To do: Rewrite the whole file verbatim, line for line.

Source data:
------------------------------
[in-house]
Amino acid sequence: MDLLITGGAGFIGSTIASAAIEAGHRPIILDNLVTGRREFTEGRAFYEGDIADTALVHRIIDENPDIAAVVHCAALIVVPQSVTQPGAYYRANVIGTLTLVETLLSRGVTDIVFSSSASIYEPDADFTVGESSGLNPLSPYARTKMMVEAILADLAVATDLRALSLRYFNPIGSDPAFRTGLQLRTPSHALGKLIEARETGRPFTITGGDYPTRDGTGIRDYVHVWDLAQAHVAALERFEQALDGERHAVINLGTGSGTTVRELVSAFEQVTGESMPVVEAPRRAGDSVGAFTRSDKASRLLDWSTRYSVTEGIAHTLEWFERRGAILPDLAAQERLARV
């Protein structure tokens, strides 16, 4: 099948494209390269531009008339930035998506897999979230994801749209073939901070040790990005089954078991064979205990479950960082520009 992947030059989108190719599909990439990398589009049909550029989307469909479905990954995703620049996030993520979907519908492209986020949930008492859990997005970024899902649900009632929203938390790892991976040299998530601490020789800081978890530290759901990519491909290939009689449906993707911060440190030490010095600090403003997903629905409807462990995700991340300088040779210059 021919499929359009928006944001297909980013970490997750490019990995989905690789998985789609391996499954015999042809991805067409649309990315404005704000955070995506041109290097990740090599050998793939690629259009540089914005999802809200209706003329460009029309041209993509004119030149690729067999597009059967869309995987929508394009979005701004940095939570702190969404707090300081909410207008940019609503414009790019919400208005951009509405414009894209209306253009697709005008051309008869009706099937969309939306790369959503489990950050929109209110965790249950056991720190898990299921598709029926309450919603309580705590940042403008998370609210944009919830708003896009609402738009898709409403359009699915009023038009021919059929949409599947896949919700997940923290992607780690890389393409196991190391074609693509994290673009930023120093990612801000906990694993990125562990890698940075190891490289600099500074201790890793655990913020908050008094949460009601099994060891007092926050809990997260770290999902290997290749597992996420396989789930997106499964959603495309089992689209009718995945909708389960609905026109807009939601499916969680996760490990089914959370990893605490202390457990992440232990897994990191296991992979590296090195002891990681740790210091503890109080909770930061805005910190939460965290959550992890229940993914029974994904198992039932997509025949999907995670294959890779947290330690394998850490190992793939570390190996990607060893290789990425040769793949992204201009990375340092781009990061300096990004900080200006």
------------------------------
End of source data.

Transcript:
[in-house]
Amino acid sequence: MDLLITGGAGFIGSTIASAAIEAGHRPIILDNLVTGRREFTEGRAFYEGDIADTALVHRIIDENPDIAAVVHCAALIVVPQSVTQPGAYYRANVIGTLTLVETLLSRGVTDIVFSSSASIYEPDADFTVGESSGLNPLSPYARTKMMVEAILADLAVATDLRALSLRYFNPIGSDPAFRTGLQLRTPSHALGKLIEARETGRPFTITGGDYPTRDGTGIRDYVHVWDLAQAHVAALERFEQALDGERHAVINLGTGSGTTVRELVSAFEQVTGESMPVVEAPRRAGDSVGAFTRSDKASRLLDWSTRYSVTEGIAHTLEWFERRGAILPDLAAQERLARV
């Protein structure tokens, strides 16, 4: 099948494209390269531009008339930035998506897999979230994801749209073939901070040790990005089954078991064979205990479950960082520009 992947030059989108190719599909990439990398589009049909550029989307469909479905990954995703620049996030993520979907519908492209986020949930008492859990997005970024899902649900009632929203938390790892991976040299998530601490020789800081978890530290759901990519491909290939009689449906993707911060440190030490010095600090403003997903629905409807462990995700991340300088040779210059 021919499929359009928006944001297909980013970490997750490019990995989905690789998985789609391996499954015999042809991805067409649309990315404005704000955070995506041109290097990740090599050998793939690629259009540089914005999802809200209706003329460009029309041209993509004119030149690729067999597009059967869309995987929508394009979005701004940095939570702190969404707090300081909410207008940019609503414009790019919400208005951009509405414009894209209306253009697709005008051309008869009706099937969309939306790369959503489990950050929109209110965790249950056991720190898990299921598709029926309450919603309580705590940042403008998370609210944009919830708003896009609402738009898709409403359009699915009023038009021919059929949409599947896949919700997940923290992607780690890389393409196991190391074609693509994290673009930023120093990612801000906990694993990125562990890698940075190891490289600099500074201790890793655990913020908050008094949460009601099994060891007092926050809990997260770290999902290997290749597992996420396989789930997106499964959603495309089992689209009718995945909708389960609905026109807009939601499916969680996760490990089914959370990893605490202390457990992440232990897994990191296991992979590296090195002891990681740790210091503890109080909770930061805005910190939460965290959550992890229940993914029974994904198992039932997509025949999907995670294959890779947290330690394998850490190992793939570390190996990607060893290789990425040769793949992204201009990375340092781009990061300096990004900080200006």